Olive, Again (Olive Kitteridge #2) by Elizabeth Strout
ISBN: 9780812996548 (Hardcover)
Published on 10/15/19 by Random House
Genre: Literary Fiction / Contemporary Fiction
Thank you to Random House & NetGalley for the digital copy in exchange for an honest review!
*Any quote(s) used in the review are from the finished copy.*
Trigger Warnings: Homophobia, suicide, miscarriage, cheating, physical abuse, cancer, and possible pedophilia (the situation involved an older man, a young girl, and nudity.)
Story | Olive Kitteridge is at it again with her famous “Oh, Godfrey” and uneasiness around children. You learn about her hostility toward baby showers. That’s just a few things I love about Olive Kitteridge, her real and raw thought processes. She doesn’t always let it slip out of her mouth, but I’m glad we get to explore her inner thoughts and emotions toward certain situations. I find myself relating and agreeing with her the majority of the time.
Olive, Again focuses a lot on Olive’s relationship with Jack Kennison. It’s a very rocky relationship, but it’s not surprising considering the type of person Olive is. She wasn’t very nice to Henry either.
The individual storylines in this are fervent and disheartening, but I think the first book kept me more entertained. Olive, Again just kept me in a continuous state of heartbreak. I usually give high ratings to books that can get that kind of emotion out of me, but this just became too much. It just didn’t have the same vibe as the last book.
There is a lot of insight into Olive’s feelings on different topics—a ton of back and forth with herself. As she gets older, she digs deeper into her own conscience—her sad, depressing, suffering conscience.
“She realized it was as though she had—all her life—four big wheels beneath her, without even knowing it, of course, and now they were, all four of them, wobbling and about to come off. She did not know who she was, or what would happen to her.”
This book mainly focuses on the characters, so there isn’t a lot to talk about when it comes to the story. I will admit that it was quite nice to be back in Crosby, Maine.
Characters | There is a whole slew of new characters mixed in with some oldies.
Christopher, Olive’s son, visits her with his wife, Annabelle, and three kids. Unfortunately, tensions become very high. Chris never gives his mother the time of day. He doesn’t accept Olive for who she is. All she wants is to be present in his life, but it’s almost impossible that they all get along.
“But she saw behind her closed eyes the house, and inside her was a shiver that went through her bones. The house where she had raised her son—never, ever realizing that she herself had been raising a motherless child, now a long, long way from home.”
Kayley Callaghan – Eighth grader, father died two years ago, and cleaned house for Mrs. Ringrose. While there she would unbutton her blouse for Mr. Ringrose and he would give her cash in return. She didn’t feel like she could tell anyone about it. She enjoyed it at first, but it all abruptly came to end when Mrs. Ringrose said she didn’t need her anymore.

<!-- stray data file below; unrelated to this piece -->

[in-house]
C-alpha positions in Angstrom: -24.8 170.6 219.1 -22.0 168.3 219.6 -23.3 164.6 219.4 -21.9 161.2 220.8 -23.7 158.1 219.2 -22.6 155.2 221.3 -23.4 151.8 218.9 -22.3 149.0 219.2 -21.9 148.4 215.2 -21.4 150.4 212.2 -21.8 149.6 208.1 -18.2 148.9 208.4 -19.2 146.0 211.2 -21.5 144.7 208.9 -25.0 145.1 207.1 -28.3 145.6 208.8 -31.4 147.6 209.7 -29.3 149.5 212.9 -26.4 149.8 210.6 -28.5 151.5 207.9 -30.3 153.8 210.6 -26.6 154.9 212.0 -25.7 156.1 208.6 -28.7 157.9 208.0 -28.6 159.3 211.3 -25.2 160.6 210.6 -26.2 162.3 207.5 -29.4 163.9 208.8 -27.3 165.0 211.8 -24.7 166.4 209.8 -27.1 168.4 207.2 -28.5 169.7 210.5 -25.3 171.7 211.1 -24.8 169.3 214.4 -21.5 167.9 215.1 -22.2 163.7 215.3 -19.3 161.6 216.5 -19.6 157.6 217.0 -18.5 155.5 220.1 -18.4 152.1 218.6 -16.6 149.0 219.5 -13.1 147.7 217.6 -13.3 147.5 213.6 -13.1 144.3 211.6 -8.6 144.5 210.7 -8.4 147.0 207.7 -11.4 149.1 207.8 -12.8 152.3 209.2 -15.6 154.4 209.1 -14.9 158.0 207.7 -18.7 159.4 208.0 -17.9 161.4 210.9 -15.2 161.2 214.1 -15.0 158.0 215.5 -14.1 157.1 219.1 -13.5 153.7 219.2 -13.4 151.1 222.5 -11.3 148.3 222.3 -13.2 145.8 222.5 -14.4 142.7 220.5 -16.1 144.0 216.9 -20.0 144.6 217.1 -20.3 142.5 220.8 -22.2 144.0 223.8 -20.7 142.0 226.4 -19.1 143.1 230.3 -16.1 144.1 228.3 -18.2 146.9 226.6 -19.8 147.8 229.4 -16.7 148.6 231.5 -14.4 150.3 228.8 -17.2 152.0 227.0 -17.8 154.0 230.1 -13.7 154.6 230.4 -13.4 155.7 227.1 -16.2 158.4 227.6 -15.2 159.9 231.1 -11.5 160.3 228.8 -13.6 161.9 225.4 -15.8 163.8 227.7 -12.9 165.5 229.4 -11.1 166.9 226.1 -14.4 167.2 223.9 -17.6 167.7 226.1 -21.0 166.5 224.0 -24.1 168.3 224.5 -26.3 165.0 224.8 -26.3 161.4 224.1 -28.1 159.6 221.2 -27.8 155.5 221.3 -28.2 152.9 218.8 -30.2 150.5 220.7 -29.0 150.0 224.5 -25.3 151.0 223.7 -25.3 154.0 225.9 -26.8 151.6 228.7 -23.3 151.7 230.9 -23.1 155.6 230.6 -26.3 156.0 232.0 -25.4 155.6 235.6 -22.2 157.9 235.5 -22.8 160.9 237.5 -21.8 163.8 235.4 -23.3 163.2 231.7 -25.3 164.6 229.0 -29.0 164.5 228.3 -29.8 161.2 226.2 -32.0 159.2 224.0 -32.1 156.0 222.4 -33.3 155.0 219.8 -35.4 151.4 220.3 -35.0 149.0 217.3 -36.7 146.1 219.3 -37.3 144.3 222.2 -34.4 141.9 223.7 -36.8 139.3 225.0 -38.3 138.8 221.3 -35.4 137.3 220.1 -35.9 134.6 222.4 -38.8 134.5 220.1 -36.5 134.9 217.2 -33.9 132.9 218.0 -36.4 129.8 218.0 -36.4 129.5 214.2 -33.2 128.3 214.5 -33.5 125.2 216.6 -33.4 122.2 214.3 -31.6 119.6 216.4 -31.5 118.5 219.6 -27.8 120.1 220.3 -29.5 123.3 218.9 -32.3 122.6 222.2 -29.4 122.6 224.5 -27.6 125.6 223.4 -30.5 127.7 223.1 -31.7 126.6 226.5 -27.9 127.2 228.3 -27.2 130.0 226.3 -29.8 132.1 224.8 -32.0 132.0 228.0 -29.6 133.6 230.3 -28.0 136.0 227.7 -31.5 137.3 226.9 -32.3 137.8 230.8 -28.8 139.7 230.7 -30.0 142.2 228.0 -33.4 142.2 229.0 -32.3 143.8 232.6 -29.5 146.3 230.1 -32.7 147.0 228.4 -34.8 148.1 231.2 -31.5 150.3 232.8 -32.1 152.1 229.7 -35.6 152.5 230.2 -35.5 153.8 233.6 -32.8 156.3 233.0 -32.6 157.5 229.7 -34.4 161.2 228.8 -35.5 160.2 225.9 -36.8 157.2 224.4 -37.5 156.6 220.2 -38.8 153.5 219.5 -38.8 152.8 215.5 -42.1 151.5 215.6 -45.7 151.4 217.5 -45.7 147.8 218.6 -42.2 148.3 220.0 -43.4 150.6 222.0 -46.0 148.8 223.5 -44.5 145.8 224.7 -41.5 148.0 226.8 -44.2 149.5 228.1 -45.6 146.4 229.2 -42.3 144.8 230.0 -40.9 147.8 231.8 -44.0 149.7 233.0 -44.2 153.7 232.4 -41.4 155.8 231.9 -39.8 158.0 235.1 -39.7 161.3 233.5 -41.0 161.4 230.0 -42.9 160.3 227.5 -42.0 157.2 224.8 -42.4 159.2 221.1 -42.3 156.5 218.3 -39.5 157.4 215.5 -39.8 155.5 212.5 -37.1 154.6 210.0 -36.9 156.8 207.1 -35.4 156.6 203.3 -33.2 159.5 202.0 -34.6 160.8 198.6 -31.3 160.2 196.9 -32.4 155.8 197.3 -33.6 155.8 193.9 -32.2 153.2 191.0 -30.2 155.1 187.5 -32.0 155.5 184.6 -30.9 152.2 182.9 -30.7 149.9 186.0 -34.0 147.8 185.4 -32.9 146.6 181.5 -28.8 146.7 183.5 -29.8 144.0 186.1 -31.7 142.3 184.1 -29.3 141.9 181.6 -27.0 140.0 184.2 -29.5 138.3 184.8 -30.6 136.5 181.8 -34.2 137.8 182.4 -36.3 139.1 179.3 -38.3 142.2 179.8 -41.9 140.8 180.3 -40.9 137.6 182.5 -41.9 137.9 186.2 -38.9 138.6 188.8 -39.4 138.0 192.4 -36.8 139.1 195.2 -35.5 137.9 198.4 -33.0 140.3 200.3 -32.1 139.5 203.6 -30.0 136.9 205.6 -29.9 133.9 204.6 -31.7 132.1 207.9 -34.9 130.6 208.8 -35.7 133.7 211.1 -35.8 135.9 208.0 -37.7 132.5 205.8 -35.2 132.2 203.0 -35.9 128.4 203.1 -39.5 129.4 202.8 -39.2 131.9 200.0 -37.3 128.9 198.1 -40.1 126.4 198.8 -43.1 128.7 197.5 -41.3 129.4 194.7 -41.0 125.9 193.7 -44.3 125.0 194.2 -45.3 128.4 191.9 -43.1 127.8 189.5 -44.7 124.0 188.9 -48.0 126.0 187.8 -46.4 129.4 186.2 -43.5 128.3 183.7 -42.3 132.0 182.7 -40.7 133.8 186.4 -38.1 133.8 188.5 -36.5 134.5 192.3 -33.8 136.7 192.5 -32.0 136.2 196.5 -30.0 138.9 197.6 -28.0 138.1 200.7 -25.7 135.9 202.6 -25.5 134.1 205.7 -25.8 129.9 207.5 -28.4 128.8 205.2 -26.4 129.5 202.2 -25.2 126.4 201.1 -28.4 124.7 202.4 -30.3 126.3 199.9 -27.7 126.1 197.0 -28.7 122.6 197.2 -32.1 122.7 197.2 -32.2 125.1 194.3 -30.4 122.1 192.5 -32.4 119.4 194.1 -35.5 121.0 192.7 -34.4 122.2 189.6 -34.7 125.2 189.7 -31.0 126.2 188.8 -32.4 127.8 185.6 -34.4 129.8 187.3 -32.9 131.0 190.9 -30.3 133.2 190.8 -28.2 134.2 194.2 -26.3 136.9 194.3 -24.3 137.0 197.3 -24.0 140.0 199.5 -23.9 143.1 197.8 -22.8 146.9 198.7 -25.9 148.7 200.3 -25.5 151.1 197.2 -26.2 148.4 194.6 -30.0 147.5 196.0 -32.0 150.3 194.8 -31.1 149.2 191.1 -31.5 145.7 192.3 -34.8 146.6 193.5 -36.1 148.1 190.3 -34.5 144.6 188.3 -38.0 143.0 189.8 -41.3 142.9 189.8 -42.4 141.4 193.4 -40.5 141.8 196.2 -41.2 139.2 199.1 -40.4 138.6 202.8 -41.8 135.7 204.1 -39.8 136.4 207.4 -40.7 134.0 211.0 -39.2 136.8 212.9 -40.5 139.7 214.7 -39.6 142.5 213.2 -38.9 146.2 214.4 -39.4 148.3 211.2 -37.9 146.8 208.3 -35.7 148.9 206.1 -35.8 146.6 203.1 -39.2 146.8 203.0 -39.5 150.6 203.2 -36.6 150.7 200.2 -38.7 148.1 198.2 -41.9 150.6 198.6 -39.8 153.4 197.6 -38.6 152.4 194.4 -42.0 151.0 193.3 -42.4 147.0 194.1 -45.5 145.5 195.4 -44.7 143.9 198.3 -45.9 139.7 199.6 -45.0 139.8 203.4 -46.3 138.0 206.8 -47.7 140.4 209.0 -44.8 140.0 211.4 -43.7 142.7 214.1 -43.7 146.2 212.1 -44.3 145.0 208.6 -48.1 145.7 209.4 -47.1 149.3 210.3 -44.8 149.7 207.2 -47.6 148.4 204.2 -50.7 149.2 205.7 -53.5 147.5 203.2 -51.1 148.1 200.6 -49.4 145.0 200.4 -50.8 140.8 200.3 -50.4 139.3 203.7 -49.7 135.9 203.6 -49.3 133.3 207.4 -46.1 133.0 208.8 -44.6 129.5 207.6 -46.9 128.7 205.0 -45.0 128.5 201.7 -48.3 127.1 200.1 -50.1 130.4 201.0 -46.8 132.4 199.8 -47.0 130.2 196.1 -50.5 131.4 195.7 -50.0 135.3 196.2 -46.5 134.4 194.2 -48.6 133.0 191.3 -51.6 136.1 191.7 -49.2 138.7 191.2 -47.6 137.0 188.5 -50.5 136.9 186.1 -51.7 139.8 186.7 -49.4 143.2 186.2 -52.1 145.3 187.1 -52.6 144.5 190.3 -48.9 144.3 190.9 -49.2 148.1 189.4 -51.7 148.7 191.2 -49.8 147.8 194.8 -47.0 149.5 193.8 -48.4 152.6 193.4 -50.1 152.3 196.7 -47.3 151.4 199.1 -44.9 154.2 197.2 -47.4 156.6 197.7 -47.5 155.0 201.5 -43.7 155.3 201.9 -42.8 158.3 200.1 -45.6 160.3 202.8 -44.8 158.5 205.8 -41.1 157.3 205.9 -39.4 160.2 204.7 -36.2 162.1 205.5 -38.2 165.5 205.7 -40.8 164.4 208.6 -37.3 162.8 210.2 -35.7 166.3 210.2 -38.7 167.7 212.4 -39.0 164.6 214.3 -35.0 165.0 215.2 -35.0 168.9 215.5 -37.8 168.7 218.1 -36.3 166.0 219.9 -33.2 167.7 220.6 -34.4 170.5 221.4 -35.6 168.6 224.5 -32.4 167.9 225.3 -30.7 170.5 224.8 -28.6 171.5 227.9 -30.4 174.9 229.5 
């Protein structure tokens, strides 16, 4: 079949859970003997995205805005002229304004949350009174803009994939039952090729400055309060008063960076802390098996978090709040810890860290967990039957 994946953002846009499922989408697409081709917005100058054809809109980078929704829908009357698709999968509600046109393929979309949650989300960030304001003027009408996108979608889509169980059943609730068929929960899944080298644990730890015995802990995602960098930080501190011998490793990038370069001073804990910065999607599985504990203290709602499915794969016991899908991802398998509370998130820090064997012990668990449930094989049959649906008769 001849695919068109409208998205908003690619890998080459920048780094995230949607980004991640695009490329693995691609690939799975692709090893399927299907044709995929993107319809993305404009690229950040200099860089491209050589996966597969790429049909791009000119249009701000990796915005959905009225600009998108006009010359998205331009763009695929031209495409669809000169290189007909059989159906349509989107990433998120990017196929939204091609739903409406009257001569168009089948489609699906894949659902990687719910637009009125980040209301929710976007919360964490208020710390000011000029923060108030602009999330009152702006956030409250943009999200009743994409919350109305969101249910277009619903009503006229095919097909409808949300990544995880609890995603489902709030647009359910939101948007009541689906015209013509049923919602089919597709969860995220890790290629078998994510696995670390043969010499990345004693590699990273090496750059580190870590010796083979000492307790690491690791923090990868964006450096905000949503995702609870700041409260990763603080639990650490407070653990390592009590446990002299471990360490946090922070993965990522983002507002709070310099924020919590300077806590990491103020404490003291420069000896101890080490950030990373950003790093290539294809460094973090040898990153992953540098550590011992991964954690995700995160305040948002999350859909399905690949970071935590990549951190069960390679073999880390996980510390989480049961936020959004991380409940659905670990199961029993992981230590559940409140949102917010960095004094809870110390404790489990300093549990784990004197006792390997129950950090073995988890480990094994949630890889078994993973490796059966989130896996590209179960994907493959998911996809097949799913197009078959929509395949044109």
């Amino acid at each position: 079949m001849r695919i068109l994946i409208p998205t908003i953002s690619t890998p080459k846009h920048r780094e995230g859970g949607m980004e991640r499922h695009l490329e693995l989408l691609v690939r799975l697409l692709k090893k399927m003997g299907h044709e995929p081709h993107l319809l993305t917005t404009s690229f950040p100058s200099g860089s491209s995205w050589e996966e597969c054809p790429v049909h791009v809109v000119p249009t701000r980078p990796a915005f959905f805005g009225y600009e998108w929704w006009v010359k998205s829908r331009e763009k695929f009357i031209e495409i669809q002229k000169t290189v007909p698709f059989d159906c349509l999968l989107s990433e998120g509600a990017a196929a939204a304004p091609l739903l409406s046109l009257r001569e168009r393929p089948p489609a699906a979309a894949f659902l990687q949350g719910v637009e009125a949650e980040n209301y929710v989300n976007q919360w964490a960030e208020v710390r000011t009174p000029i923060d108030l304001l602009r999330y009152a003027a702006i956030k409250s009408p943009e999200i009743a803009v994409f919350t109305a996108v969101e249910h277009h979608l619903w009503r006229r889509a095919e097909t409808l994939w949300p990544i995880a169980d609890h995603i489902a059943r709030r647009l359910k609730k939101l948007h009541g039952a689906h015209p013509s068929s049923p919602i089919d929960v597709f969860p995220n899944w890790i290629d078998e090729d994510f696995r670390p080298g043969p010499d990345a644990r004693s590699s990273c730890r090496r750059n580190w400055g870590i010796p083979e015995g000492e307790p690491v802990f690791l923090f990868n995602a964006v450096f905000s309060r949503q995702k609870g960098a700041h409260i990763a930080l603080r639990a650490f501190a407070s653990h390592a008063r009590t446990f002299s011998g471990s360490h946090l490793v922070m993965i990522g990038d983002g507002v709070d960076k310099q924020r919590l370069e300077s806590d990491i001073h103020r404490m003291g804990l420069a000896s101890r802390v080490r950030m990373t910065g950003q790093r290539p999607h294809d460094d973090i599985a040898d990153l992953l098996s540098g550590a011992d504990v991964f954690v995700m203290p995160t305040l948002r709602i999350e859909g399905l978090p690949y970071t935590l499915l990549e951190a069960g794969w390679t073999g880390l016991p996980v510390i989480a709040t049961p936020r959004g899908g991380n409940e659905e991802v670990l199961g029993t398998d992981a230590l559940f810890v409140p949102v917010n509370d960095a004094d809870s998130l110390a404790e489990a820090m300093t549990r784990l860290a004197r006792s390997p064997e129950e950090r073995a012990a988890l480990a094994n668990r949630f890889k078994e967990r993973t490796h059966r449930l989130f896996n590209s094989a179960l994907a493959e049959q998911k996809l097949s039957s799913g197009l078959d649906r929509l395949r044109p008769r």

This short story surprised me and depressed me. I honestly didn’t expect this from the author. It was interesting to see Kayley’s thoughts on everything as an eighth grader. Way too young to be going through this. It made me sick.
Cindy Coombs – Used to work as a librarian at the local library, but now she has cancer. Olive talks to her about her feelings about death.
“You know, Cindy, if you should be dying, if you do die, the truth is—we’re all just a few steps behind you. Twenty minutes behind you, and that’s the truth.”
You learn that Olive—tough, fearless, grumpy Olive—is also afraid to die.
You definitely don’t have to read the first book to learn about these characters.
“I do not have a clue who I have been. Truthfully, I do not understand a thing.”
Writing | Strout’s writing is still wonderful. She is able to make it flow so well and it’s all just a bunch of short stories. My plan is to read everything by this author. I have completed three novels by her so far, and whether I found this one all that interesting or not, I keep thinking about her writing style. There is something about it that I love so much. The simplicity of the sentence structure while discussing such melancholic topics. It’s a true talent that not a lot of people can manage.
Overall | Would I recommend it? Yeah! Just because I wasn’t totally fond of it doesn’t mean you won’t absolutely love it. It’s worth loving. Strout does preforms some incredible magic with her Olive Kitteridge duology. So many characters and emotions. You’ll fly through them. I’m almost sad there isn’t another one. You don’t often find yourself reading a book with such a raw character who is still fighting with themselves on the inside. Go pick it up! You can blame it on how beautiful the cover is.
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